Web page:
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Genetic dissection of proteinuria in the Sabra rat.

Authors: Yagil, C  Sapojnikov, M  Wechsler, A  Korol, A  Yagil, Y 
Citation: Yagil C, etal., Physiol Genomics. 2006 Mar 13;25(1):121-33. Epub 2006 Jan 3.
Pubmed: (View Article at PubMed) PMID:16390874
DOI: Full-text: DOI:10.1152/physiolgenomics.00235.2005

The pathophysiology underlying proteinuria remains incompletely understood and warrants further research. We currently initiated the investigation of the genetic basis of proteinuria in the Sabra rat, a model of salt susceptibility that we showed previously to be also a model of spontaneous proteinuria that is unrelated to salt loading or development of hypertension. We applied the total genome scan strategy in 75 F2 male animals derived from a cross between SBH/y, which are prone to develop proteinuria, and SBN/y, which are relatively resistant to the development of proteinuria. Animals were subjected to uninephrectomy (UNx) to accelerate the development of proteinuria and were provided chow with a low salt content, thus avoiding the development of hypertension. Urinary protein excretion was monitored before UNx and monthly thereafter for 8 mo. The genotype of F2 was determined with microsatellite markers. The data were analyzed for cosegregation by ANOVA and for genetic linkage with a novel multifaceted statistical genetic paradigm. We detected three proteinuria-related quantitative trait loci (QTL) that were associated with the salt sensitivity (H) alleles from SBH/y: SUP2, SUP17, and SUP20 on rat chromosomes (Chr) 2, 17, and 20. We detected an additional QTL on Chr 3, SUP3, that was associated with the salt resistance (N) alleles from SBN/y. A temporal effect was noted: QTL SUP2 and SUP17 surfaced at months 7-8, QTL SUP20 at months 6-8, and QTL SUP3 at months 5-6. The QTL emerging from this study lead us a step closer to identifying the genes associated with and elucidating the pathophysiology of proteinuria.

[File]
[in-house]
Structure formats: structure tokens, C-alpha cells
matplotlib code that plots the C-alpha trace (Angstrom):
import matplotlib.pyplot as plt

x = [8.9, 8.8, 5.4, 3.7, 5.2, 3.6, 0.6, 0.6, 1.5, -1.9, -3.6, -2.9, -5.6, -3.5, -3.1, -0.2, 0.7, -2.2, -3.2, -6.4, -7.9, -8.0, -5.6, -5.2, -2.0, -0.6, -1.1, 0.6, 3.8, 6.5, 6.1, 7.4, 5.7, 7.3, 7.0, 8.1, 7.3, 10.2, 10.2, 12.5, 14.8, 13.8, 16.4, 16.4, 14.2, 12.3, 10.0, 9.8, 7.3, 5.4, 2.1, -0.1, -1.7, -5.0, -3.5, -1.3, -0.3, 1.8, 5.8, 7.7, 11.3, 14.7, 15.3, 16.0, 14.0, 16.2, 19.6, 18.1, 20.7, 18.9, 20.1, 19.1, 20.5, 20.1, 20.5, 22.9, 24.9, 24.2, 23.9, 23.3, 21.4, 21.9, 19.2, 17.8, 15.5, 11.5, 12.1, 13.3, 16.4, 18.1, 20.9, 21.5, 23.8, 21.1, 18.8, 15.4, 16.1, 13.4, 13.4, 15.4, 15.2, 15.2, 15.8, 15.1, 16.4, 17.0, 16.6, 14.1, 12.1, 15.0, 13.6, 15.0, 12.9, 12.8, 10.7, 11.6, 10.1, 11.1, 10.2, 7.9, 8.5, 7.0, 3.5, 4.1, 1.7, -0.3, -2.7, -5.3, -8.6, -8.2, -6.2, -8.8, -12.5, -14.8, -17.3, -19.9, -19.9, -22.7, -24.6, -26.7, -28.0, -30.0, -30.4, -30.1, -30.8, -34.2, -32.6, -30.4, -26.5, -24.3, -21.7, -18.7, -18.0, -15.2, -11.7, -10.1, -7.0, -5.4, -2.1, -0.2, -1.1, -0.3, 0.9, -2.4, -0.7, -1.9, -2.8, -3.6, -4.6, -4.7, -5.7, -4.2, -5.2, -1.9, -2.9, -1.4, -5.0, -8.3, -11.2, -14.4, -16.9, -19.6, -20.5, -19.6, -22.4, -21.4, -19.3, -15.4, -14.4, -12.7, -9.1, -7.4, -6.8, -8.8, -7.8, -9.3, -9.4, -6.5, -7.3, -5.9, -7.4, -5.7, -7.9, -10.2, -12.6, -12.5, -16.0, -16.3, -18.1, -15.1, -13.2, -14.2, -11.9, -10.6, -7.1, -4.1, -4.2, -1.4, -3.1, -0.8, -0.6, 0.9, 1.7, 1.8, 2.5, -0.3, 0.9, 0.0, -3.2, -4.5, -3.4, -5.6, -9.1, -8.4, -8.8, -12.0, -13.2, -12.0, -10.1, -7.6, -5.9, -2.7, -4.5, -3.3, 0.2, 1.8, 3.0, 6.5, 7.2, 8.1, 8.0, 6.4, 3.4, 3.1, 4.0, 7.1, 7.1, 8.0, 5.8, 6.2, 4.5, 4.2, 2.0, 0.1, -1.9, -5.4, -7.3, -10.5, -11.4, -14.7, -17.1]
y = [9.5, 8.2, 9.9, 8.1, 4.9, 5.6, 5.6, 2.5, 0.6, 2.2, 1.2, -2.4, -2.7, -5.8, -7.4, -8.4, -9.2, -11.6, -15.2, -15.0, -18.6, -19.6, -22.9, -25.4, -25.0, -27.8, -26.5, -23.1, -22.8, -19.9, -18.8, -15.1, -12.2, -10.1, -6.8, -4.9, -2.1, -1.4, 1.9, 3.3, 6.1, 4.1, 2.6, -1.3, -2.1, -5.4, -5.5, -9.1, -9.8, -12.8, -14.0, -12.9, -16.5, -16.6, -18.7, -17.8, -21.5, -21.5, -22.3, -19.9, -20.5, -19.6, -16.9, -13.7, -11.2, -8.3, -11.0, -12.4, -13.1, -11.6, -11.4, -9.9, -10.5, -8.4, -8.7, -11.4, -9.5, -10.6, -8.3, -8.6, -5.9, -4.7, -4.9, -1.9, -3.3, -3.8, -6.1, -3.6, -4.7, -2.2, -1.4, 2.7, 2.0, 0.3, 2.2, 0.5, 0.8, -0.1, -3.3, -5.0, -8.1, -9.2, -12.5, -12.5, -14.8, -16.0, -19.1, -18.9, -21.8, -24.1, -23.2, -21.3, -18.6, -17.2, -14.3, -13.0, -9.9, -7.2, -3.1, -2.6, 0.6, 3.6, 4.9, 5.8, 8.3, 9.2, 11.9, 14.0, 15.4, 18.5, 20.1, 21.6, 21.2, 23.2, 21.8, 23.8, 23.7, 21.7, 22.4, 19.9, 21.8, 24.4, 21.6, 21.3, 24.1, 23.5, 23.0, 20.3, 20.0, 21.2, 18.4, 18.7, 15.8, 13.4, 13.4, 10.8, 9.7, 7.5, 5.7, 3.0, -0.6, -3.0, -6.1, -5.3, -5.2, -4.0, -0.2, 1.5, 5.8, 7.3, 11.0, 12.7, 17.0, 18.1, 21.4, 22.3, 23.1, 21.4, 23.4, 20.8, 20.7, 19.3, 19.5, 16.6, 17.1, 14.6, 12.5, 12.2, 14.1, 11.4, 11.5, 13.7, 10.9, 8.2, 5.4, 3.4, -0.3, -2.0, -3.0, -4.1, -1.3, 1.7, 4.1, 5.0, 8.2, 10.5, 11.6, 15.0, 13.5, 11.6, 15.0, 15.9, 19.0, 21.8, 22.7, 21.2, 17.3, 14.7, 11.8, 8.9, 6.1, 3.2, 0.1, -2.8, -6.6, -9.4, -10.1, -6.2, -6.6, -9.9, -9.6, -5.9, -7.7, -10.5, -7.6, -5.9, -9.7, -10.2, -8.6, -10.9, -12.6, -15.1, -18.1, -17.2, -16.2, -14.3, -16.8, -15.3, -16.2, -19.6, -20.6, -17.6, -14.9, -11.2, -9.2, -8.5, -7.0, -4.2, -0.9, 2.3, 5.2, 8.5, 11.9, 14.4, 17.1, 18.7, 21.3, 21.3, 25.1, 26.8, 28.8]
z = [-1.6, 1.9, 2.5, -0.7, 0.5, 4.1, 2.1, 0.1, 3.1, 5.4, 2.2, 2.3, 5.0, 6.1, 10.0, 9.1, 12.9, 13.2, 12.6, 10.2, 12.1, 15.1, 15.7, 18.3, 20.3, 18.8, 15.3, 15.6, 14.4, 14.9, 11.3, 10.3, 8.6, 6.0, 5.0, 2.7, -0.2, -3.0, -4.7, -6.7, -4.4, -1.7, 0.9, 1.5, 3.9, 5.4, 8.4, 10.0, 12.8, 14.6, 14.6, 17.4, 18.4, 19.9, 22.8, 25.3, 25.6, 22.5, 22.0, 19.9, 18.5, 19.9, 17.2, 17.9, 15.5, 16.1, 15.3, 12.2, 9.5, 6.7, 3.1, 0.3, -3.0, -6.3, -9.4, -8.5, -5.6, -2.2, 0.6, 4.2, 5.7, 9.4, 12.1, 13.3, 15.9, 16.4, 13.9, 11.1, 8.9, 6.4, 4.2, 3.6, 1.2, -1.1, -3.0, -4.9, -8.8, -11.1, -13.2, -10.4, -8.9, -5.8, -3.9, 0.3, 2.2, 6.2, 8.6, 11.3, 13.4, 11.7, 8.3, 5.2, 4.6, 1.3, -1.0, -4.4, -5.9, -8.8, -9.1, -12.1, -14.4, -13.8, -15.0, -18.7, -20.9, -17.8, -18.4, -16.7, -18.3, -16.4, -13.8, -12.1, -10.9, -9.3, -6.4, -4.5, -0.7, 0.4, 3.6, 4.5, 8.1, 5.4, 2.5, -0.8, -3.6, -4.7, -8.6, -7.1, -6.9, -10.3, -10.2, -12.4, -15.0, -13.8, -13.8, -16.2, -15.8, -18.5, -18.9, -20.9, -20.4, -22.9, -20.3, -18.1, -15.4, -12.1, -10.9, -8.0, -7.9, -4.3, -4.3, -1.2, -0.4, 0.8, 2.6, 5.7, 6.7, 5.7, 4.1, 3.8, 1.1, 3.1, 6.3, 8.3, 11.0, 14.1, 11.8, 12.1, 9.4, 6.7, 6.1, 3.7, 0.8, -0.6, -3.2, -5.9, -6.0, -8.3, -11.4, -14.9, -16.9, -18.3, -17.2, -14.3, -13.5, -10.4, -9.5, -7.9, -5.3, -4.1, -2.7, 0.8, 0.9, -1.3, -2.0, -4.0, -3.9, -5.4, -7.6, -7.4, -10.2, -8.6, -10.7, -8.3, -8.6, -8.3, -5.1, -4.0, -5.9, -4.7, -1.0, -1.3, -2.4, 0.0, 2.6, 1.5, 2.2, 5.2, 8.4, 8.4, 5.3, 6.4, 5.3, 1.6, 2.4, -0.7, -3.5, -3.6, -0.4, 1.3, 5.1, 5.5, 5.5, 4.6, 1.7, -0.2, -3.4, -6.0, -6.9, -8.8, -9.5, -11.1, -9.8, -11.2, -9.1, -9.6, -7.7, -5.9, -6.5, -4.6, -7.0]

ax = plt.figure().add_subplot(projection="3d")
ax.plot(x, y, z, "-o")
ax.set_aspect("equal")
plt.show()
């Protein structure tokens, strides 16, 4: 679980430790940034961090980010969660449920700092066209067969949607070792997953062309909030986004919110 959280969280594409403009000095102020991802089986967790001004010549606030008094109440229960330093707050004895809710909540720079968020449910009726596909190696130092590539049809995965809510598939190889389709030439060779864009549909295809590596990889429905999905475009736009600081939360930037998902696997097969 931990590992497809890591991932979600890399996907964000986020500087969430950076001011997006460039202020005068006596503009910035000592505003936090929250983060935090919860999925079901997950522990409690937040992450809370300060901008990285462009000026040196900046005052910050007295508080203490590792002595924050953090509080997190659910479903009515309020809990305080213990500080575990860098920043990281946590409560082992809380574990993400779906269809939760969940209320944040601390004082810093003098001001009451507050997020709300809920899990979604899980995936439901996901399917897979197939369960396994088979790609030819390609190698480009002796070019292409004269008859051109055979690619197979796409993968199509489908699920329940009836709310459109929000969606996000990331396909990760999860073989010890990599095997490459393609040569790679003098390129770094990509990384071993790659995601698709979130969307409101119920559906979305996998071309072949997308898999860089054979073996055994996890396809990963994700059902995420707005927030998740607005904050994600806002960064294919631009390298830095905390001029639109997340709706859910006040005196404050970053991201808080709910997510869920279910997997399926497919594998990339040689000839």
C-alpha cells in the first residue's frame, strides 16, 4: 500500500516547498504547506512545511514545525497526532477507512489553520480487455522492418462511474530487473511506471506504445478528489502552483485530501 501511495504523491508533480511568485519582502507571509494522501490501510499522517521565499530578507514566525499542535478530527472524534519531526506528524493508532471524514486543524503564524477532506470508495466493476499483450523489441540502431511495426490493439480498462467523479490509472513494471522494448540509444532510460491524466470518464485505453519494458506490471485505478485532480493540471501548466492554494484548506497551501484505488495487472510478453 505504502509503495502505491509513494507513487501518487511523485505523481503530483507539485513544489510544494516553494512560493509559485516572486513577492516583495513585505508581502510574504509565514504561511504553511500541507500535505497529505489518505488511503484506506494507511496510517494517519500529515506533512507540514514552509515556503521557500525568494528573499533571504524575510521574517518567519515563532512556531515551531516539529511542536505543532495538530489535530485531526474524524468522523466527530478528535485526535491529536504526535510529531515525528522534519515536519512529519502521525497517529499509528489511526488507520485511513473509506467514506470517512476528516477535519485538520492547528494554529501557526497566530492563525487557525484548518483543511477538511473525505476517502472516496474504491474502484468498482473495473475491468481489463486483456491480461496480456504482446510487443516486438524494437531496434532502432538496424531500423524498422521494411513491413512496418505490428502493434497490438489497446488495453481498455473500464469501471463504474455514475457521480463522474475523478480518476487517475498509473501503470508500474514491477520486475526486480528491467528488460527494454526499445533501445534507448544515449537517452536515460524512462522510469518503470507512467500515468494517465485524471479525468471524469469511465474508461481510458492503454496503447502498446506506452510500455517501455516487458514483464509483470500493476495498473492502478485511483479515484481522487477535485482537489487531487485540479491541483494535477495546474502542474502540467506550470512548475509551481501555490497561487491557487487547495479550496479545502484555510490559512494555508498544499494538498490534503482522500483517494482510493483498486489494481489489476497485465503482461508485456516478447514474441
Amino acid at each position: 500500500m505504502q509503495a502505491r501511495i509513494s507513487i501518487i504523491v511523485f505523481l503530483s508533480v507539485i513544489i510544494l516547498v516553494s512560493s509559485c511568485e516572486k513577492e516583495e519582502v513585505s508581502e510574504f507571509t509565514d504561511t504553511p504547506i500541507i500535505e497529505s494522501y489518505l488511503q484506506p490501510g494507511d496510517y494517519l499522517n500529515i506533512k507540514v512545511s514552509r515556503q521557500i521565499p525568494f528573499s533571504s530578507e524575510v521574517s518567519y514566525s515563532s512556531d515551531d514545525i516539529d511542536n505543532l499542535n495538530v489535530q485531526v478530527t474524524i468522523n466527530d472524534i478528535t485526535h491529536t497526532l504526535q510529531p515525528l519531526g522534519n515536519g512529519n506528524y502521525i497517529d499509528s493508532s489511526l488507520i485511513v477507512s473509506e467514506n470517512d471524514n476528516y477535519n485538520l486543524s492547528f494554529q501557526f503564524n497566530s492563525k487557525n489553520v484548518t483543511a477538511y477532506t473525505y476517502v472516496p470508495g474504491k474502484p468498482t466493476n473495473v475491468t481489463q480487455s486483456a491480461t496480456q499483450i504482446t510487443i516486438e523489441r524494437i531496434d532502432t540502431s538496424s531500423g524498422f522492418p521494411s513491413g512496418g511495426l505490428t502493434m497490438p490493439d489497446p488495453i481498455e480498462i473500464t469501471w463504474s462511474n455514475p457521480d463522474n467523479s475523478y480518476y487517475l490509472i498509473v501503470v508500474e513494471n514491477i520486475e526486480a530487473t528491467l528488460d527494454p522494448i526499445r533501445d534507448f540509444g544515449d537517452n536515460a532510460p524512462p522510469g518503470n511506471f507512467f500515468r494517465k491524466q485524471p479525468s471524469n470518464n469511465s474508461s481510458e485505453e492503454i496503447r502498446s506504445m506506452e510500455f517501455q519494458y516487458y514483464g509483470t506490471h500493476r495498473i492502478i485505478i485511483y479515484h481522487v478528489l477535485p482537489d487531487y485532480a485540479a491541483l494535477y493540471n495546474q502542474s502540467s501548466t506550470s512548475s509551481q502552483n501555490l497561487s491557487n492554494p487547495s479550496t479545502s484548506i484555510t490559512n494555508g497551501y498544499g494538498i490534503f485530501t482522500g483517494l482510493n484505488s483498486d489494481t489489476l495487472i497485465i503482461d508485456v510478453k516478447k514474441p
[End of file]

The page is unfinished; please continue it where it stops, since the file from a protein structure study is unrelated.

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CRRD Object Information
CRRD ID: 1578625
Created: 2006-04-13
Species: All species
Last Modified: 2006-04-13
Status: ACTIVE


RGD is funded by grant HL64541 from the National Heart, Lung, and Blood Institute on behalf of the NIH.